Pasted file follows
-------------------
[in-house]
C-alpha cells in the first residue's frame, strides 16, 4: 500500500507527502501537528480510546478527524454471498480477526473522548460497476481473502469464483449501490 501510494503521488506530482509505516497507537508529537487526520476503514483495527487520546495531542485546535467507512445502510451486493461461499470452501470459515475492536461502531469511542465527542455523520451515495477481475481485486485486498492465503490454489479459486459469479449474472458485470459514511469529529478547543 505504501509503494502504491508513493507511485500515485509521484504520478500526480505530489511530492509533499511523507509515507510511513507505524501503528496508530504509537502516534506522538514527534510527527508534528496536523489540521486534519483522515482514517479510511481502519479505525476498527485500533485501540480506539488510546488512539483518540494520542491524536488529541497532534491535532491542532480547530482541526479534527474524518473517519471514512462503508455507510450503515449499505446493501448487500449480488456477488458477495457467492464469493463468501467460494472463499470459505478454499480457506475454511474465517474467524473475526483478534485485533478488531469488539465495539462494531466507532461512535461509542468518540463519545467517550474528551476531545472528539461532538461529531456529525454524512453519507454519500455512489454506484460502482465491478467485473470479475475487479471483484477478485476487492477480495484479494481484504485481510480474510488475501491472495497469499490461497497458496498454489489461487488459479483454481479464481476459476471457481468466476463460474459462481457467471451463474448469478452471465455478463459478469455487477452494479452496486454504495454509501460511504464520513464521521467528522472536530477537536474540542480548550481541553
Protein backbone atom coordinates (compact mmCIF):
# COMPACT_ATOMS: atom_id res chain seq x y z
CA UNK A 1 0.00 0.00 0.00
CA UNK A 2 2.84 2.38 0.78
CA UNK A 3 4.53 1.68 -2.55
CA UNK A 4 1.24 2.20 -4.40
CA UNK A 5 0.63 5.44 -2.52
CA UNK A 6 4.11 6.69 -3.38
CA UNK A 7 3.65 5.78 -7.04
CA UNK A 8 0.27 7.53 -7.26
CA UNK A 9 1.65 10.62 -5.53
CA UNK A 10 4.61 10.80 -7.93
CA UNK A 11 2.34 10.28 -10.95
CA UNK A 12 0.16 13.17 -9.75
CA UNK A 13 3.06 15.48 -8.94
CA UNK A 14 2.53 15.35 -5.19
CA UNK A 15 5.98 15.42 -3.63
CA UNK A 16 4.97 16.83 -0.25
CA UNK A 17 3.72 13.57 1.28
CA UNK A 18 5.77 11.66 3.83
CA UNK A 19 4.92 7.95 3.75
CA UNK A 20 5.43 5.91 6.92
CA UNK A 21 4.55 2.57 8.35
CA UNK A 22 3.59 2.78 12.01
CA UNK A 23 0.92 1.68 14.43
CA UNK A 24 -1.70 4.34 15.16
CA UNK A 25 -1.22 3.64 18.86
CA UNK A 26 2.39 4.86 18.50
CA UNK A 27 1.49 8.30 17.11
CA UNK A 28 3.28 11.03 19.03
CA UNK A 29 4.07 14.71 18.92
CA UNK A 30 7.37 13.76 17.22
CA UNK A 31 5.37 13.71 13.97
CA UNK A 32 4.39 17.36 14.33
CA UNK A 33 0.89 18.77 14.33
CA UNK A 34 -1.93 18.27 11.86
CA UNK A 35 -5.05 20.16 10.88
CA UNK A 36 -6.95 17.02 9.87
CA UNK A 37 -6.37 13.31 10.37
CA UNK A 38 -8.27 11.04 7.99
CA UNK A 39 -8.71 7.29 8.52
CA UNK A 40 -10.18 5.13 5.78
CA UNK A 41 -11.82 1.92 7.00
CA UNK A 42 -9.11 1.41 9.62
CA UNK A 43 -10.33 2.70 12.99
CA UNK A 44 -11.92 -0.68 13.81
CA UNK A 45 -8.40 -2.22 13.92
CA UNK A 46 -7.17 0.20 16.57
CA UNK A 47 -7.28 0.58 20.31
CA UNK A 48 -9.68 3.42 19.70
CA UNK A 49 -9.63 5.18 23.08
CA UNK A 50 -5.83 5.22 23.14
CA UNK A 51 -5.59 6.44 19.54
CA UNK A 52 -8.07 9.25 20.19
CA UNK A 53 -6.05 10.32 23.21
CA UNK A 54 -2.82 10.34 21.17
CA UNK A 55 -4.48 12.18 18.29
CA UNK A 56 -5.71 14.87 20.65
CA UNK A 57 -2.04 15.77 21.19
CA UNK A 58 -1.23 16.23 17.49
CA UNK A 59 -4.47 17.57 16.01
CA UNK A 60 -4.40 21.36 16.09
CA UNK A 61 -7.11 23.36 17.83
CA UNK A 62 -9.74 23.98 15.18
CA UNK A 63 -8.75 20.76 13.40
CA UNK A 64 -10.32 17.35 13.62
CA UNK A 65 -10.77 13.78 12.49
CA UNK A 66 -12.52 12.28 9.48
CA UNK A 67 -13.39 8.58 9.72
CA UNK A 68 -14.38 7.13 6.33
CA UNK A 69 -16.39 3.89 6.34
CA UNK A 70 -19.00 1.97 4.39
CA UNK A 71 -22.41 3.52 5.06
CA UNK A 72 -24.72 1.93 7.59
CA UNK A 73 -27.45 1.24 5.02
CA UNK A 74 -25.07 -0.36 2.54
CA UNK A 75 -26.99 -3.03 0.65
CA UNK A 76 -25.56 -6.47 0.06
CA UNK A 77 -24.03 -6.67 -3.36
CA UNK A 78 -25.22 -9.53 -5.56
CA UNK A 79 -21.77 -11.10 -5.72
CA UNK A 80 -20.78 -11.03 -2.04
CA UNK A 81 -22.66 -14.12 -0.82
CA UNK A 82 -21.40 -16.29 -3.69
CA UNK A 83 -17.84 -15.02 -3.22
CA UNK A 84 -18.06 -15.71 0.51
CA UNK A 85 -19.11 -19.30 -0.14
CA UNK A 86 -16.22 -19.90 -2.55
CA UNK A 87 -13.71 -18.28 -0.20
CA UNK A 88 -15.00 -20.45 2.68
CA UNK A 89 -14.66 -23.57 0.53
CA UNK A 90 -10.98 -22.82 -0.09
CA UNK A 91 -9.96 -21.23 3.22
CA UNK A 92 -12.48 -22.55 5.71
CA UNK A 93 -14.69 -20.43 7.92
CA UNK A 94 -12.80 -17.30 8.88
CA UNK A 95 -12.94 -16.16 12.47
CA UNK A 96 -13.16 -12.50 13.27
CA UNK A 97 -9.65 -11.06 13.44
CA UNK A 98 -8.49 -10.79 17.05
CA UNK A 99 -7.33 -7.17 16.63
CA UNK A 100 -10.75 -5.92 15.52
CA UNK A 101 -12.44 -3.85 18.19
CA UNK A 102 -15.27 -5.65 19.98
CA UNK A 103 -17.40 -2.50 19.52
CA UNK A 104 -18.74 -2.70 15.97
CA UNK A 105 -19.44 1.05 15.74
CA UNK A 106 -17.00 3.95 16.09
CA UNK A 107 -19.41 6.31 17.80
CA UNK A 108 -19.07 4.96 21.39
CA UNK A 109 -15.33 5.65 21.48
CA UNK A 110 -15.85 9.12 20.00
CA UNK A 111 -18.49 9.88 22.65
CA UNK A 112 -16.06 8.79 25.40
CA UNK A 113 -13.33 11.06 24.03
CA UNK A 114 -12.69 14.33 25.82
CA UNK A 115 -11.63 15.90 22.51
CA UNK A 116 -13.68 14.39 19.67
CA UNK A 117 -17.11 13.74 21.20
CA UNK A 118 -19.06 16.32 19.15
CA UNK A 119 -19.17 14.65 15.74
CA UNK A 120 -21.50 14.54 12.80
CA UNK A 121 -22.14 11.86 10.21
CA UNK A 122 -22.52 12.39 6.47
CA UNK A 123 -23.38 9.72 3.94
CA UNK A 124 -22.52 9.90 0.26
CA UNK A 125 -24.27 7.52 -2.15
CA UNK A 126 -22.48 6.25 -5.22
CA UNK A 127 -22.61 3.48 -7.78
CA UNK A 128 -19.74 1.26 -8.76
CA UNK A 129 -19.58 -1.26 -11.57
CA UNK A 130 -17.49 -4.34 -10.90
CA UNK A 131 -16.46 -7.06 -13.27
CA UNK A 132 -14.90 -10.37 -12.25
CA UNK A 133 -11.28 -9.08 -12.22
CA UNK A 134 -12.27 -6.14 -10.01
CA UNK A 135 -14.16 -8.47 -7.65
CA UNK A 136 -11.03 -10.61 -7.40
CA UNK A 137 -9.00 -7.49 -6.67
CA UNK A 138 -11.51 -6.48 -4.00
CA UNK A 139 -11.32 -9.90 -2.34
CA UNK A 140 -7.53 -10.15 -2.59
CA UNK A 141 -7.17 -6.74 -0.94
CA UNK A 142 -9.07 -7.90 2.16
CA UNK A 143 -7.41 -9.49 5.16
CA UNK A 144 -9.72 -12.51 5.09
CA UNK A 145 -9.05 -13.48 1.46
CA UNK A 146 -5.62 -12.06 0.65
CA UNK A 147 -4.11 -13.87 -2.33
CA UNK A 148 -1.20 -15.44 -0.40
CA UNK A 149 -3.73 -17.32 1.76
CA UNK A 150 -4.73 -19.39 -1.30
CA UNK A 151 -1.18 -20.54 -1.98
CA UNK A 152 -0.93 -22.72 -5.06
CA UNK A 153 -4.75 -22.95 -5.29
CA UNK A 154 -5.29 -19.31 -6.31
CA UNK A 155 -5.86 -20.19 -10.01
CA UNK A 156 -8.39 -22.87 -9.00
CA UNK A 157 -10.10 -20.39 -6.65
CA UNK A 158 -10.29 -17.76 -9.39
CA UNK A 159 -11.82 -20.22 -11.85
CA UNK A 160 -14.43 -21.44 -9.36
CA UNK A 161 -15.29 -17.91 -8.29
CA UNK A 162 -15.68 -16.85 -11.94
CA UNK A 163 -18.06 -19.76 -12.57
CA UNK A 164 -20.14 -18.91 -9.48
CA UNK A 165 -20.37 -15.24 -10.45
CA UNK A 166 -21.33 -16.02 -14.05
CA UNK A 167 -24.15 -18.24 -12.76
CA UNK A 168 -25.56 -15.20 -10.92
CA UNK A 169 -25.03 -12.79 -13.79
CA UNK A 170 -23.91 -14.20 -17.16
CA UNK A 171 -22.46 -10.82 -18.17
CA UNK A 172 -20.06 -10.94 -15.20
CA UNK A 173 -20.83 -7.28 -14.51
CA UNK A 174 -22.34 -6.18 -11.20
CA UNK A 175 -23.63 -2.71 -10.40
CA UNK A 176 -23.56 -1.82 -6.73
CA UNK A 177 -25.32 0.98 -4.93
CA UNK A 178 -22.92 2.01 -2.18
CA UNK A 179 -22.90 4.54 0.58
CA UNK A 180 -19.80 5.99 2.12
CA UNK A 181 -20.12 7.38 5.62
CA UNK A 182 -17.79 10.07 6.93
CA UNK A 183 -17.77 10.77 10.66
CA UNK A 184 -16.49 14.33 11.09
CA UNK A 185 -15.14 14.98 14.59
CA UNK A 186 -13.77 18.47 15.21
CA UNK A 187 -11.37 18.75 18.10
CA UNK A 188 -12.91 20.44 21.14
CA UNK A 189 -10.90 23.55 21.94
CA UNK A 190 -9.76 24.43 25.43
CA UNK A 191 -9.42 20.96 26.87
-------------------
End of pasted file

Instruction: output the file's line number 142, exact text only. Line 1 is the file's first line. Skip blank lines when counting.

CA UNK A 138 -11.51 -6.48 -4.00